BWW Reviews: Eric Michael Gillett Lives Out His Sondheim Leading-Man Fantasy at the Laurie Beechman
The 2012 MAC Award winner for Outstanding Major Artist (Male) for his solo show Cast of Thousands, last week launched a new effort, cheekily titled I Won't Sing a Sondheim Song . . . Or Will I?, and everyone's first thought (at least those who didn't see him perform some of it at last season's Cabaret Cares benefits) was that Gillett's show would feature an eclectic mix of songs with a smattering of Sondheim. Instead, the show at the Laurie Beechman (sort of the home-away-from-home for anything Sondheim) turned out to be a diverse collection of the master's songs, minus the "Send in the Clowns" of the world. It's a cute but curious title, solely justified by Gillett's starting the set with songwriter Barry Kleinbort's too-cute-by-half tune of the same name (from the 1996 review Big City Rhythm, in which Gillette appeared) that features snippets of various Sondheim song lyrics and melody riffs. Once through the opening number, Gillett takes the audience on an entertaining, heartfelt, but somewhat indiscernible journey through his love of the songs and his brushes with Sondheim greatness (like when the living legend once leaned over to Gillett in a diner and told him his Sweet Smell of Success show t-shirt was really cool).
Gillett also related how he once covered all three of the male singing parts for the 2004 Sondheim flop, The Frogs, and offered three of the better songs from the show, including the clever "Invocation and Instructions to the Audience" and "Hades" right at the top, before following with the upbeat "Make the Most of Your Music" (from the British version of Follies). After the show, Gillett admitted that he finds "great humor in the lyric celebrating the performer in me, and I like sharing the idea that we can all make the most of what we have." Perhaps, then, Gillett should fully commit to the idea of his Sondheim homage by dropping the tongue-in-cheek current title and call the show Making the Most of My Music.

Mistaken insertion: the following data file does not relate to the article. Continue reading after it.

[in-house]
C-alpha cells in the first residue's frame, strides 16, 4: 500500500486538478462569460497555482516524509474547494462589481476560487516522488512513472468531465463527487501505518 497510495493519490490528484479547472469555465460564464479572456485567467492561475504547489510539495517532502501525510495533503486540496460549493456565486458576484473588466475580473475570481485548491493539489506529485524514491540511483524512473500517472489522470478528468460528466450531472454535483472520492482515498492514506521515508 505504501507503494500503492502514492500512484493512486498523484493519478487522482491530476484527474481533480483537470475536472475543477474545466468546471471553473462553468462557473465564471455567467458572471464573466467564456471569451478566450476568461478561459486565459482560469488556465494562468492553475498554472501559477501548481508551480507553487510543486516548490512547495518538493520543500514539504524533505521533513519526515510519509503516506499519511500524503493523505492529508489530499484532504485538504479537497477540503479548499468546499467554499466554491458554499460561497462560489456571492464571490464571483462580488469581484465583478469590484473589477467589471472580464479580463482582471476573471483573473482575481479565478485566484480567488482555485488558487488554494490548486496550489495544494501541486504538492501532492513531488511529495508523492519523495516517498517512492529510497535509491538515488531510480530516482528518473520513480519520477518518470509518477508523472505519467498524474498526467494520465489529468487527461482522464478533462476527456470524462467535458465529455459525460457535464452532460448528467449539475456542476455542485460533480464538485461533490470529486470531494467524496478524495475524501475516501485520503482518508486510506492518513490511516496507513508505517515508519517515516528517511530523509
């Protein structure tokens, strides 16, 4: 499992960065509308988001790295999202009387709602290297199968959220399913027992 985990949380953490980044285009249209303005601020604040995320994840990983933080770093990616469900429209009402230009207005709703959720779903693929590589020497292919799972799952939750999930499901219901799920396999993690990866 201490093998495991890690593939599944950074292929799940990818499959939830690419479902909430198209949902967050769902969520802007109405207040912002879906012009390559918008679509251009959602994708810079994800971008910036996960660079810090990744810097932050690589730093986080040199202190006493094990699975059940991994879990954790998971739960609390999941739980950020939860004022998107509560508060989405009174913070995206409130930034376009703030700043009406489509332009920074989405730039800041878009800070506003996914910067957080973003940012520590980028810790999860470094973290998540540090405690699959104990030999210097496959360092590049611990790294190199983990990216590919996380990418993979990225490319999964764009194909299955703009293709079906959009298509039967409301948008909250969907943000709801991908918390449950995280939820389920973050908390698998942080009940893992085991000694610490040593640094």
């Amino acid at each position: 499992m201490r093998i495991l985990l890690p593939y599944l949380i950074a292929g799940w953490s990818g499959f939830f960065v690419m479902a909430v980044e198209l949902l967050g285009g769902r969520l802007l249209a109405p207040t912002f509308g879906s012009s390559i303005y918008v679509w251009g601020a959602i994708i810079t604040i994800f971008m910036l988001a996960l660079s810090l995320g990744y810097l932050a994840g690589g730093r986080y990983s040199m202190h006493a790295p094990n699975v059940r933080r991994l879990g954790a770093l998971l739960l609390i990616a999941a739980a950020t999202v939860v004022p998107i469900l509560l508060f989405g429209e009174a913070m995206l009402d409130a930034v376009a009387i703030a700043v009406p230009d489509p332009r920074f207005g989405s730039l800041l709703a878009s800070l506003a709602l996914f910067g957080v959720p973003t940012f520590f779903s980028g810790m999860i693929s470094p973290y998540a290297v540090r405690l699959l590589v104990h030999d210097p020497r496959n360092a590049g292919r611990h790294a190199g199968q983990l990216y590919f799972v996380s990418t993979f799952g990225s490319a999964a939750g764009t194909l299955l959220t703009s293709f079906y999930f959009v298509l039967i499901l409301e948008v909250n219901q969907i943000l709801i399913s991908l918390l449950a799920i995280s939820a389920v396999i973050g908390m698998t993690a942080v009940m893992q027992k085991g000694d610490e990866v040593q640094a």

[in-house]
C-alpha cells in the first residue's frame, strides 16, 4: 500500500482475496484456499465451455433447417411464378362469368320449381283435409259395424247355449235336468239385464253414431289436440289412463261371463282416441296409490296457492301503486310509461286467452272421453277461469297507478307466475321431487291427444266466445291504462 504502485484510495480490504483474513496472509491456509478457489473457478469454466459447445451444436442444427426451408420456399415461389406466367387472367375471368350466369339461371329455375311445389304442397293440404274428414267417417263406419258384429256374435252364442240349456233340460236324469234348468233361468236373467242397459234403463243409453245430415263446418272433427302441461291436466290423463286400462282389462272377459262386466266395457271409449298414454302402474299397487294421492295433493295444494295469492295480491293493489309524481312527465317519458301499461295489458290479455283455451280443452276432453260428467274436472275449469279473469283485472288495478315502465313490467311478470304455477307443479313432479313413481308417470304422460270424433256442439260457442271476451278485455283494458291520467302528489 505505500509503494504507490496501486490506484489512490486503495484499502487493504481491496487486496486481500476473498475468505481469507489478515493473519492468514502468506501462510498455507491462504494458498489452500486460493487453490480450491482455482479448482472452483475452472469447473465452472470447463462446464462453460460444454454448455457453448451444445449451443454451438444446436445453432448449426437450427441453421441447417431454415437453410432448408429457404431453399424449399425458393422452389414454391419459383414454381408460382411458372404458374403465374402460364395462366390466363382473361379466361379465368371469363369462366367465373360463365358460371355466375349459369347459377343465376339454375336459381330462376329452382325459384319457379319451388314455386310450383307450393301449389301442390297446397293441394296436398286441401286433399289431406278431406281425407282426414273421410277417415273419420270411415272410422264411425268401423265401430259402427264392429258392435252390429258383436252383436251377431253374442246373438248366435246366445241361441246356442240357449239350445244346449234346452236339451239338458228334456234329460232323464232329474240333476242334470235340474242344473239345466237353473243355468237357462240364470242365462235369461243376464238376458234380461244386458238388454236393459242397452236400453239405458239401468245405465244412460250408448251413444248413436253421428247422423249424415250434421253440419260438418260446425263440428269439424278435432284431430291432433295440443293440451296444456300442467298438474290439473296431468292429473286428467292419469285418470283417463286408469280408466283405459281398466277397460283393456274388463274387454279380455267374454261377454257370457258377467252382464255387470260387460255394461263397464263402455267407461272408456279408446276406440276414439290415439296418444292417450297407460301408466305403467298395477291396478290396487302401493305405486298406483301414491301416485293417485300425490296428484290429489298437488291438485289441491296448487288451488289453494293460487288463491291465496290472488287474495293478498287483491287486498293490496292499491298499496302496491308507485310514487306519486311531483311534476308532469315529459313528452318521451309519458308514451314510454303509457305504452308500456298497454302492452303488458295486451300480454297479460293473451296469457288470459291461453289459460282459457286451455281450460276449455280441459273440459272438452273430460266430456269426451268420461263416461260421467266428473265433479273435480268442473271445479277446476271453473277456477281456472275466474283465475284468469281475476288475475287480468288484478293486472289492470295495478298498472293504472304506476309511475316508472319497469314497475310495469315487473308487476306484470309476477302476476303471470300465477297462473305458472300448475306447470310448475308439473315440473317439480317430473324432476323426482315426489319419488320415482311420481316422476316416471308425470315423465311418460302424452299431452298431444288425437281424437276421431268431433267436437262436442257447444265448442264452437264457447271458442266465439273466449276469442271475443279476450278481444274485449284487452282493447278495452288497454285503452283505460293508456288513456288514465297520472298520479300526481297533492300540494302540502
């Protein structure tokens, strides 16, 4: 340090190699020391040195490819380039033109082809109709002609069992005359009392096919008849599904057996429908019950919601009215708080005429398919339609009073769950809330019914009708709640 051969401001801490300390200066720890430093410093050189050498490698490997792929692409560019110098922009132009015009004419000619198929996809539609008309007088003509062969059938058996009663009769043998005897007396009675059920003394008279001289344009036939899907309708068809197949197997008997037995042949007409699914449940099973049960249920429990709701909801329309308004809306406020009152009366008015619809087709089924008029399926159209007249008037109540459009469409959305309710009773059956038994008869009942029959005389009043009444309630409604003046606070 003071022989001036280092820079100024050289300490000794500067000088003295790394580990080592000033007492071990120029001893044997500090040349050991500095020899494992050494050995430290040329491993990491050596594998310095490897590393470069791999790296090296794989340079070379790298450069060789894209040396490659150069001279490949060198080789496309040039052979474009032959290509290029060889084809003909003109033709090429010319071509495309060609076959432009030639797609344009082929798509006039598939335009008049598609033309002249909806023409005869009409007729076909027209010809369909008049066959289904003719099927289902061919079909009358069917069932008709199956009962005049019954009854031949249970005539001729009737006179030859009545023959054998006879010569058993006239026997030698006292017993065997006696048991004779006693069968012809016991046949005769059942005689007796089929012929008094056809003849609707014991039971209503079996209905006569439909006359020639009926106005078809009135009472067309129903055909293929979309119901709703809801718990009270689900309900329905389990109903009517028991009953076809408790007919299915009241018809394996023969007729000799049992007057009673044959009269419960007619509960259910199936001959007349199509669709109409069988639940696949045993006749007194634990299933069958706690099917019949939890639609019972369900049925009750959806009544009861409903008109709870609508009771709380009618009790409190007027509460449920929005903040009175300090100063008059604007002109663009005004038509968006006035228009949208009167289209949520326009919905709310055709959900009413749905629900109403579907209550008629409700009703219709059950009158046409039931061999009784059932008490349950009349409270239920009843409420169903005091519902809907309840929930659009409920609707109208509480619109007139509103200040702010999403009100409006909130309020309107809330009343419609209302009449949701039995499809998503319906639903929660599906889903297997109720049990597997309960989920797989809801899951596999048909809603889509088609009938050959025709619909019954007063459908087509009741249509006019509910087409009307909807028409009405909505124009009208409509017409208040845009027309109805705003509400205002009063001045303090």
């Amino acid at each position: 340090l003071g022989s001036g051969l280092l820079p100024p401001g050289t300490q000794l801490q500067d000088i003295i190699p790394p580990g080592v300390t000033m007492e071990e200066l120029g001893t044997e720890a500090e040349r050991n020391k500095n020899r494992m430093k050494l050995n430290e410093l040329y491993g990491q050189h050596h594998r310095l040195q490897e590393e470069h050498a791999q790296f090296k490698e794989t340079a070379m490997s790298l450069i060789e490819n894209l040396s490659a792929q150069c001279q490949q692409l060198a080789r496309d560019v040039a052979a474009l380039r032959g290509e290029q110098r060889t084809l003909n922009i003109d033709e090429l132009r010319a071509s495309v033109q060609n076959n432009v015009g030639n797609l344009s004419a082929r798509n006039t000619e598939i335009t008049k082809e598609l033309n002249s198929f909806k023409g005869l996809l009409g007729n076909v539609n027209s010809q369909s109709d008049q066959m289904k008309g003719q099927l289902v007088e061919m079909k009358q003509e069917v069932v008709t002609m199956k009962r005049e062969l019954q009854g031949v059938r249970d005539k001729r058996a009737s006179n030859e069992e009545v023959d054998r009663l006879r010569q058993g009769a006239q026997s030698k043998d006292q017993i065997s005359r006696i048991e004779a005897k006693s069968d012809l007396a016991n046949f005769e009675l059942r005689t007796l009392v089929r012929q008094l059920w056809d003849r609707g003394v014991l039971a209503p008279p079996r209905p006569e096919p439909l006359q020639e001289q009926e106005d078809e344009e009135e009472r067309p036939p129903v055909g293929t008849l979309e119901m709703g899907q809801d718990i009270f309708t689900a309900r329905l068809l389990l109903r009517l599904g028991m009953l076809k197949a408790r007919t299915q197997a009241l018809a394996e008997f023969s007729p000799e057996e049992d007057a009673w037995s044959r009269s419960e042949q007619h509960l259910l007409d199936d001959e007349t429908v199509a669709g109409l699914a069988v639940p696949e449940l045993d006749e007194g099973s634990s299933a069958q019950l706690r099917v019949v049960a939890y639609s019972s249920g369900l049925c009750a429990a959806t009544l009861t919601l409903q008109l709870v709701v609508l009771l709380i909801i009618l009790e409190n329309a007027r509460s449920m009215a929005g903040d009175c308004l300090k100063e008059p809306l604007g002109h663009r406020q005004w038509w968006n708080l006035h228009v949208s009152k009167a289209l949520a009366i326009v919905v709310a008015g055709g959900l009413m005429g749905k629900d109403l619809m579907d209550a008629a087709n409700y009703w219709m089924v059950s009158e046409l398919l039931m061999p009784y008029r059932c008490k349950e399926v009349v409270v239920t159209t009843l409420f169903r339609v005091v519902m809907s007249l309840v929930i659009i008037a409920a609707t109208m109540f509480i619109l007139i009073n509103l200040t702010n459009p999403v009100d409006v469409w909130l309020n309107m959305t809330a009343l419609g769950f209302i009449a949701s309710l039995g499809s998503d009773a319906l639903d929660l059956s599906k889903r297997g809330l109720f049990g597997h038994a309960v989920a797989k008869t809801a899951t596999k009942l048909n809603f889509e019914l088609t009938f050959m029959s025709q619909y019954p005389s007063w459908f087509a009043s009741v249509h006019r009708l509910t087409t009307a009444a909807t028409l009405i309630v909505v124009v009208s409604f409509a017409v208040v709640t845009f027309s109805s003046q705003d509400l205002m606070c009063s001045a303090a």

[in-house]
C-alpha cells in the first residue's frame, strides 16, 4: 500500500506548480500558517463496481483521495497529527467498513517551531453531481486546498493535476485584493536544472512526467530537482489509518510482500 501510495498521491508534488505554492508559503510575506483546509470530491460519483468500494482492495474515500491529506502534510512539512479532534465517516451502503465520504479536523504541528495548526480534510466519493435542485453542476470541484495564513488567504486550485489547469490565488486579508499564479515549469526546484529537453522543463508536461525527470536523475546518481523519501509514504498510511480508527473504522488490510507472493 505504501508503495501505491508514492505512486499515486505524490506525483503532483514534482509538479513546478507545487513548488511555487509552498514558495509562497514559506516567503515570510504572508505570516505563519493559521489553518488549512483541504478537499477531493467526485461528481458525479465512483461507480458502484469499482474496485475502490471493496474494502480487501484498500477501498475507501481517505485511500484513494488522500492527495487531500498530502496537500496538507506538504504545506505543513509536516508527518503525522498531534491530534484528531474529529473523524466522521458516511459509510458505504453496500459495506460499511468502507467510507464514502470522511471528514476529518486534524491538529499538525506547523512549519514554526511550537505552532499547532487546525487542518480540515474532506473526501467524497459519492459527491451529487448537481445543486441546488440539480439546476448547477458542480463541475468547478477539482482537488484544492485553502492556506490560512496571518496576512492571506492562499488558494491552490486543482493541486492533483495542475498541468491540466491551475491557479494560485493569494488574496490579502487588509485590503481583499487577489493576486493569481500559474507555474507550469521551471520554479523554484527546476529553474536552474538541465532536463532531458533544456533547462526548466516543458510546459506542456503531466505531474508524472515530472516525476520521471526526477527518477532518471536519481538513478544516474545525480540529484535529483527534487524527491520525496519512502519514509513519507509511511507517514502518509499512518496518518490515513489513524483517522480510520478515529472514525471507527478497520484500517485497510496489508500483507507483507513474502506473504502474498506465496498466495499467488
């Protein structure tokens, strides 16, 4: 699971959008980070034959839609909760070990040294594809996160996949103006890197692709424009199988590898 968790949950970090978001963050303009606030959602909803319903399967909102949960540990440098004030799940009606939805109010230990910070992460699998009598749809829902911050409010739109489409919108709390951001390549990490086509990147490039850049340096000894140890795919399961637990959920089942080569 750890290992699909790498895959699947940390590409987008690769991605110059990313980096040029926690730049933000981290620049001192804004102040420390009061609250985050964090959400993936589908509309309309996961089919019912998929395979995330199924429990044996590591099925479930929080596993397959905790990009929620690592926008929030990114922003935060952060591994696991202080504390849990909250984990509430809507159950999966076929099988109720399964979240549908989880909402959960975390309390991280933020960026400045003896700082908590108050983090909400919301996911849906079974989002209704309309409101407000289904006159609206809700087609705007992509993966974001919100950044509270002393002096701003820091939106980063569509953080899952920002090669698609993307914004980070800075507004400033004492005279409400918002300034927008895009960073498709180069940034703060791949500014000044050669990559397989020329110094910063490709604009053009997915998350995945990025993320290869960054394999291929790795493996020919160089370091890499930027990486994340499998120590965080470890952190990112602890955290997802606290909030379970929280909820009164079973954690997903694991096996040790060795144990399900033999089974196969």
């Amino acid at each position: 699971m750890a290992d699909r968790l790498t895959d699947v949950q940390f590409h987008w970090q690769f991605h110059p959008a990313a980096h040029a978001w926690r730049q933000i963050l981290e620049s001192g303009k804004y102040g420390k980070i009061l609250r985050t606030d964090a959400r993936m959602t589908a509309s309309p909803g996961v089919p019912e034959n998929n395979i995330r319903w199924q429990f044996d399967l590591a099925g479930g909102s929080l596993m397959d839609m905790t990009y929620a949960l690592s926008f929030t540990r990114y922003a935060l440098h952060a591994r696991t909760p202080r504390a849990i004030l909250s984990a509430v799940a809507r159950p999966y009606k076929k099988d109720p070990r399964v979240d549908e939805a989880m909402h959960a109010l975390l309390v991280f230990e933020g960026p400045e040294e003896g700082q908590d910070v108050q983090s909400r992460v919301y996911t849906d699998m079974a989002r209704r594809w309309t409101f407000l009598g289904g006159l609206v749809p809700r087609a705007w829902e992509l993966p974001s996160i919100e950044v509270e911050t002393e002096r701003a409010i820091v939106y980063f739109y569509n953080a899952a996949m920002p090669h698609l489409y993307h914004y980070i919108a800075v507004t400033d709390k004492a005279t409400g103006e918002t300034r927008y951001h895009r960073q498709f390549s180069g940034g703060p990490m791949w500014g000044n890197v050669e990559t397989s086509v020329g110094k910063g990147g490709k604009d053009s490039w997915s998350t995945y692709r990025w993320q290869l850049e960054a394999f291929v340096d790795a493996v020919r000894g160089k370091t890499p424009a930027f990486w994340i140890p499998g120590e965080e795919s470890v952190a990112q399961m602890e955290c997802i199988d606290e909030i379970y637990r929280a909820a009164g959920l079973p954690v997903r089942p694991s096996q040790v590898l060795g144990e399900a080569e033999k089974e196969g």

Gillett's medley from the show Saturday Night (the first for which Sondheim wrote both music and lyrics almost 60 years ago), featured "Isn't It" and the cabaret favorite "What More Do I Need?" While Eric's vocal was excellent on both, the latter was a bit underacted and could have used a bit more energy. A love ballad trilogy, including "Love, I Hear" (from A Funny Thing Happened on the Way to the Forum), "Loving You" (from Passion) and "So Many People" (from Saturday Night) was persuasively poignant (the latter featuring nice bass work from Matt Wigton). Then special quest, Broadway musical veteran and Gillett's friend Melanie Vaughan, joined Eric for a Follies section; a dramatic duet on "Too Many Mornings," before the two polished performers went jaunty and adorable on "You're Gonna Love Tomorrow." (Eighty-year-old Cookie Stark-a Gillett protégé from the popular Singers' Forum workshops where he guides budding cabaret performers-who recently staged her first Gillett-directed cabaret gig at the Laurie Beechman, also guested and was game and charming on "Broadway Baby" from Follies.)
On his vibrant rendition of "Being Alive" (from Company), Gillett clearly displays his well-honed mix of performing talents; the masterful stage presence from his years of experience as a circus ringmaster, his combination of an intimate cabaret voice with a Broadway stage belt, his obvious acting skill, and the sheer joy he takes in entertaining. But Gillett's tour de force in this show came after he told a fascinating story about how the first rehearsal sessions for the song "Finishing the Hat" from Sunday in the Park with George were held at the Laurie Beechman. Eric than delivered a stirring, spot-on take of "Hat" (for this number alone, it's worth seeing the show), during which one couldn't help but wonder if the song, indeed the entire show, is Gillett living out his fantasy of being the ultimate Sondheim leading man. . . not that there's anything wrong with that. (Click link below for Page 2)
Between performing, directing, vocal coaching, and teaching, Gillett is arguably the hardest working man in cabaret and certainly doesn't let any grass grow under his feet when it comes to staging shows. This Sondheim set comes less than two months after Gillett performed Nothing to Lose but Your Heart (co-starring La Tanya Hall) at Feinstein's at Loews Regency, and as the set moved along this reviewer couldn't help but think that as solid as it is, I Won't Sing . . . is still a work in progress and would have benefitted by a longer gestation period. That said, cabaret is about making a hat where there never was a hat. And Eric Michael Gillett makes a cabaret hat very well, indeed . . . even if he is a bit of a tease.
Musical Direction was ably provided by Jeff Cubeta.